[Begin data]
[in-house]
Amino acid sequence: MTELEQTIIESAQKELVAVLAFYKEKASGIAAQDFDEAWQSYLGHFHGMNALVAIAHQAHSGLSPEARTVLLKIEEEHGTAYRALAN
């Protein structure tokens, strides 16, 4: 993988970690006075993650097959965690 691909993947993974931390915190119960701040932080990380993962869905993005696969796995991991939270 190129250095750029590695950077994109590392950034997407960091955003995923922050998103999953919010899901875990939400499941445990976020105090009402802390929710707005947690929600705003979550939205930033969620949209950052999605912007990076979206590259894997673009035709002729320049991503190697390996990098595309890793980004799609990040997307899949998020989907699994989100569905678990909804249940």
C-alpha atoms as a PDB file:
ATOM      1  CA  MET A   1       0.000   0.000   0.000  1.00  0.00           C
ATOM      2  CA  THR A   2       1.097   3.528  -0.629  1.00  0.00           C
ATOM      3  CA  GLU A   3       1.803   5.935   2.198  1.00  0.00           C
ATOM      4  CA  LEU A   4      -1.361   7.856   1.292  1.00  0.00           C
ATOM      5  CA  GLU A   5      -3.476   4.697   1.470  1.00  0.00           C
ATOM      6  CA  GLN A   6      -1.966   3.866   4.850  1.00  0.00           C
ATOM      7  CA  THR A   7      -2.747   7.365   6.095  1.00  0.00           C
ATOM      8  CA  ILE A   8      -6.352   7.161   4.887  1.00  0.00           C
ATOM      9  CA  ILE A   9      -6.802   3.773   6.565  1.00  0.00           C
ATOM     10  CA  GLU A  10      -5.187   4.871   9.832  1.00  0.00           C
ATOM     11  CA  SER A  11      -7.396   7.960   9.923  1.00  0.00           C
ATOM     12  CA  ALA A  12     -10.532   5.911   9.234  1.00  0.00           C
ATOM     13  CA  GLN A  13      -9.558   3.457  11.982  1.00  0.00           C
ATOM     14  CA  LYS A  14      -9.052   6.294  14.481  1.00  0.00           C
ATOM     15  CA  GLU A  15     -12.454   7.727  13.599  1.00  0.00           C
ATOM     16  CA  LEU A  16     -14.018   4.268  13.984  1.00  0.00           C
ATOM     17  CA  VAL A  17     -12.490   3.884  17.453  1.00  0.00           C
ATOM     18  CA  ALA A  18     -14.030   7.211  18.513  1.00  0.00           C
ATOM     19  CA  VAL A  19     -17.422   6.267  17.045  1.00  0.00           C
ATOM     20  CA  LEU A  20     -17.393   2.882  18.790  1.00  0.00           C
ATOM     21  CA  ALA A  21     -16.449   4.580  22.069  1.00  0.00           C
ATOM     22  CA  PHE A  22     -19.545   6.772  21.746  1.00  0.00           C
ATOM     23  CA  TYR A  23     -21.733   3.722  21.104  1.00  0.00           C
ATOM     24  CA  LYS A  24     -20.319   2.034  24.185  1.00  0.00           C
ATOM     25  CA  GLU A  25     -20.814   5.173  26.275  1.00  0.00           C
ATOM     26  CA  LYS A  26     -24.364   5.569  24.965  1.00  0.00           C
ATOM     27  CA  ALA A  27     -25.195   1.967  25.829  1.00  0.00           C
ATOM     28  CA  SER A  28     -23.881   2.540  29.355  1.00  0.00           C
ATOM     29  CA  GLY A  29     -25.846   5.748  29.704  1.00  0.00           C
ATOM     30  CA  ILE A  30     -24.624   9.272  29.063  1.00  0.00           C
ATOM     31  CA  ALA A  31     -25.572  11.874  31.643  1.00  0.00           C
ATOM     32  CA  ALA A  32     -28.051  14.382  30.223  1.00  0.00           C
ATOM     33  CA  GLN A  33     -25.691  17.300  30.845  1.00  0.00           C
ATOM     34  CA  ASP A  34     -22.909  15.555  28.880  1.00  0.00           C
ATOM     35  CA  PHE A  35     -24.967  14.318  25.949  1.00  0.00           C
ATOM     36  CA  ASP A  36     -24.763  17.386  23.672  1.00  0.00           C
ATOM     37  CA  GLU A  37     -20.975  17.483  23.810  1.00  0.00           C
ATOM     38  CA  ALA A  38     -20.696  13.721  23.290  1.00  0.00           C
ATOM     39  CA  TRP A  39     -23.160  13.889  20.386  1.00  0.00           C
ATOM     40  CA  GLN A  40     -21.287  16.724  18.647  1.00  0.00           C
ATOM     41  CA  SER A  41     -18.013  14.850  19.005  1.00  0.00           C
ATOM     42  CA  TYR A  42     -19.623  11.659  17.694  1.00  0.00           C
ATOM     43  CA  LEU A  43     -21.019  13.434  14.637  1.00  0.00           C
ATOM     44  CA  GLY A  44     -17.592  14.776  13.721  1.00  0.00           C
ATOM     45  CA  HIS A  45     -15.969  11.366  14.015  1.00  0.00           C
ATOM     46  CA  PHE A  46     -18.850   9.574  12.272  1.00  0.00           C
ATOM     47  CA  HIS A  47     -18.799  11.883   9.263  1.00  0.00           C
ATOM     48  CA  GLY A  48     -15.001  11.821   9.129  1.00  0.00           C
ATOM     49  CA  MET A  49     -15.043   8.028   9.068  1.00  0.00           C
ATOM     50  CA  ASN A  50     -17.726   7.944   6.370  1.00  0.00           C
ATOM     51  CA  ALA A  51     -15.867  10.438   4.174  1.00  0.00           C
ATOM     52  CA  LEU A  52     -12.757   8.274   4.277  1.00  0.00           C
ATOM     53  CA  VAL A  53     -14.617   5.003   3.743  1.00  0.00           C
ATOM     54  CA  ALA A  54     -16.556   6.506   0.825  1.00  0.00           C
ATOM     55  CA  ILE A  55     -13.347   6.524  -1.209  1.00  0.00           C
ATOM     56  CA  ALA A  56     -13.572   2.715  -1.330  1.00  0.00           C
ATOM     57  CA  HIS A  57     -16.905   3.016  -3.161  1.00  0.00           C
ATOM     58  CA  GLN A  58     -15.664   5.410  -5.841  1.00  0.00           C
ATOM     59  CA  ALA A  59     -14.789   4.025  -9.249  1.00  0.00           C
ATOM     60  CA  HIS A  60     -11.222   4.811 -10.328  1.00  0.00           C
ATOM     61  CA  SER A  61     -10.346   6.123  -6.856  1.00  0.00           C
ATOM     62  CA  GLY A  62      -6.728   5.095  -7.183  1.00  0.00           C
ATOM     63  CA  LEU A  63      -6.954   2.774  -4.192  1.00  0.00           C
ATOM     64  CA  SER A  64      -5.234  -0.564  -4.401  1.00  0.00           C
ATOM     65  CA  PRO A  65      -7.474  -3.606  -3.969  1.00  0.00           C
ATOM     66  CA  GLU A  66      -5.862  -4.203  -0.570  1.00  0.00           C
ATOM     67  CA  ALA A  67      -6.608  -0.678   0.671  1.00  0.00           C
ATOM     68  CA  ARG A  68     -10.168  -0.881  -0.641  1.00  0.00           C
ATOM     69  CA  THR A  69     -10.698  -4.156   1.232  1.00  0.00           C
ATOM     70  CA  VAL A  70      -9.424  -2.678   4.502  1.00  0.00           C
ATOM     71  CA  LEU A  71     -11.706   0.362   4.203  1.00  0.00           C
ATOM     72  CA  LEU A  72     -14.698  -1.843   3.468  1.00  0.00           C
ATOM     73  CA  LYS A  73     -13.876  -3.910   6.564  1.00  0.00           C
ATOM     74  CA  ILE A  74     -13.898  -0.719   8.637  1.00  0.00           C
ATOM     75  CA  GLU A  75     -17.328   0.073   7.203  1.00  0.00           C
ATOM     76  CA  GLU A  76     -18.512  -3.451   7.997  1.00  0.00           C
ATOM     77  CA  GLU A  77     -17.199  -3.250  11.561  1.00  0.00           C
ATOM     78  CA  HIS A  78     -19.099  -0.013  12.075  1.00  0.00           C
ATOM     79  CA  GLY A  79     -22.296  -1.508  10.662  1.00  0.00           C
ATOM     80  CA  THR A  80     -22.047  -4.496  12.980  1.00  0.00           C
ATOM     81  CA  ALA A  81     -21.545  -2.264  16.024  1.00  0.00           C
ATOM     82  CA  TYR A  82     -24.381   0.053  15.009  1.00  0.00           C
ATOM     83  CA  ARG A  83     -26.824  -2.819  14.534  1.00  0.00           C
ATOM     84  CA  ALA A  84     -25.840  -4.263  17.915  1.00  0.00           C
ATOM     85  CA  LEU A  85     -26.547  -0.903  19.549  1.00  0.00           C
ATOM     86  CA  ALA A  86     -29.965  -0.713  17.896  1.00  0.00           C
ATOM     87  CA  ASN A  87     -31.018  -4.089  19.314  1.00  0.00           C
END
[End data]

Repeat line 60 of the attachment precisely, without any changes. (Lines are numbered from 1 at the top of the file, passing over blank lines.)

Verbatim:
ATOM     56  CA  ALA A  56     -13.572   2.715  -1.330  1.00  0.00           C